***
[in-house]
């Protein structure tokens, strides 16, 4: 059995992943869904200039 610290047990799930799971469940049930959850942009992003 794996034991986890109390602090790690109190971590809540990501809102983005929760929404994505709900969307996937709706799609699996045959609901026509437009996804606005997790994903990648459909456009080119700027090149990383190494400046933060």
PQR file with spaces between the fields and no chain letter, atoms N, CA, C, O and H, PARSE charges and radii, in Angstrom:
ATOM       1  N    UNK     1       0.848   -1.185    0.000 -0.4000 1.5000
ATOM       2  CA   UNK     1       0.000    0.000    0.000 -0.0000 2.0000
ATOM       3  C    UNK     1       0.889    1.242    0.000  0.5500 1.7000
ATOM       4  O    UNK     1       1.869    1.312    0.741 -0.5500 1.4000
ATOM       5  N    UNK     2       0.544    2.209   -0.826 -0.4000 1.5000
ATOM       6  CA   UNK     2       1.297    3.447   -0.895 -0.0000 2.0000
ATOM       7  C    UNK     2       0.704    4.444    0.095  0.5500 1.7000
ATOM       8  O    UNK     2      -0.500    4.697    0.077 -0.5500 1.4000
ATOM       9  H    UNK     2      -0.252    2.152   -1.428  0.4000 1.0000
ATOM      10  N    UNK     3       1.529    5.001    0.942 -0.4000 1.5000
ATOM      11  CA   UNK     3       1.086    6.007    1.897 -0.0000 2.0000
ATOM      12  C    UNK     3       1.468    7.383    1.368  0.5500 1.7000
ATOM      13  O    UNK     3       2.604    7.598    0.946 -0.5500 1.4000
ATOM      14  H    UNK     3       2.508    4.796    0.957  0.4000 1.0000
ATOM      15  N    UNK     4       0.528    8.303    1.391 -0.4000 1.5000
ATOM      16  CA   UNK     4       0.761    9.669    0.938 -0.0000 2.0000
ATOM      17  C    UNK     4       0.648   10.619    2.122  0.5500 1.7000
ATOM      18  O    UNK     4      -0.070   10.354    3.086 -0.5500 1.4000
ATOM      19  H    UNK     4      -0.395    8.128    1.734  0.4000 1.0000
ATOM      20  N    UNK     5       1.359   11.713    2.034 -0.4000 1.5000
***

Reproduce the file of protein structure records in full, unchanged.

[in-house]
């Protein structure tokens, strides 16, 4: 059995992943869904200039 610290047990799930799971469940049930959850942009992003 794996034991986890109390602090790690109190971590809540990501809102983005929760929404994505709900969307996937709706799609699996045959609901026509437009996804606005997790994903990648459909456009080119700027090149990383190494400046933060």
PQR file with spaces between the fields and no chain letter, atoms N, CA, C, O and H, PARSE charges and radii, in Angstrom:
ATOM       1  N    UNK     1       0.848   -1.185    0.000 -0.4000 1.5000
ATOM       2  CA   UNK     1       0.000    0.000    0.000 -0.0000 2.0000
ATOM       3  C    UNK     1       0.889    1.242    0.000  0.5500 1.7000
ATOM       4  O    UNK     1       1.869    1.312    0.741 -0.5500 1.4000
ATOM       5  N    UNK     2       0.544    2.209   -0.826 -0.4000 1.5000
ATOM       6  CA   UNK     2       1.297    3.447   -0.895 -0.0000 2.0000
ATOM       7  C    UNK     2       0.704    4.444    0.095  0.5500 1.7000
ATOM       8  O    UNK     2      -0.500    4.697    0.077 -0.5500 1.4000
ATOM       9  H    UNK     2      -0.252    2.152   -1.428  0.4000 1.0000
ATOM      10  N    UNK     3       1.529    5.001    0.942 -0.4000 1.5000
ATOM      11  CA   UNK     3       1.086    6.007    1.897 -0.0000 2.0000
ATOM      12  C    UNK     3       1.468    7.383    1.368  0.5500 1.7000
ATOM      13  O    UNK     3       2.604    7.598    0.946 -0.5500 1.4000
ATOM      14  H    UNK     3       2.508    4.796    0.957  0.4000 1.0000
ATOM      15  N    UNK     4       0.528    8.303    1.391 -0.4000 1.5000
ATOM      16  CA   UNK     4       0.761    9.669    0.938 -0.0000 2.0000
ATOM      17  C    UNK     4       0.648   10.619    2.122  0.5500 1.7000
ATOM      18  O    UNK     4      -0.070   10.354    3.086 -0.5500 1.4000
ATOM      19  H    UNK     4      -0.395    8.128    1.734  0.4000 1.0000
ATOM      20  N    UNK     5       1.359   11.713    2.034 -0.4000 1.5000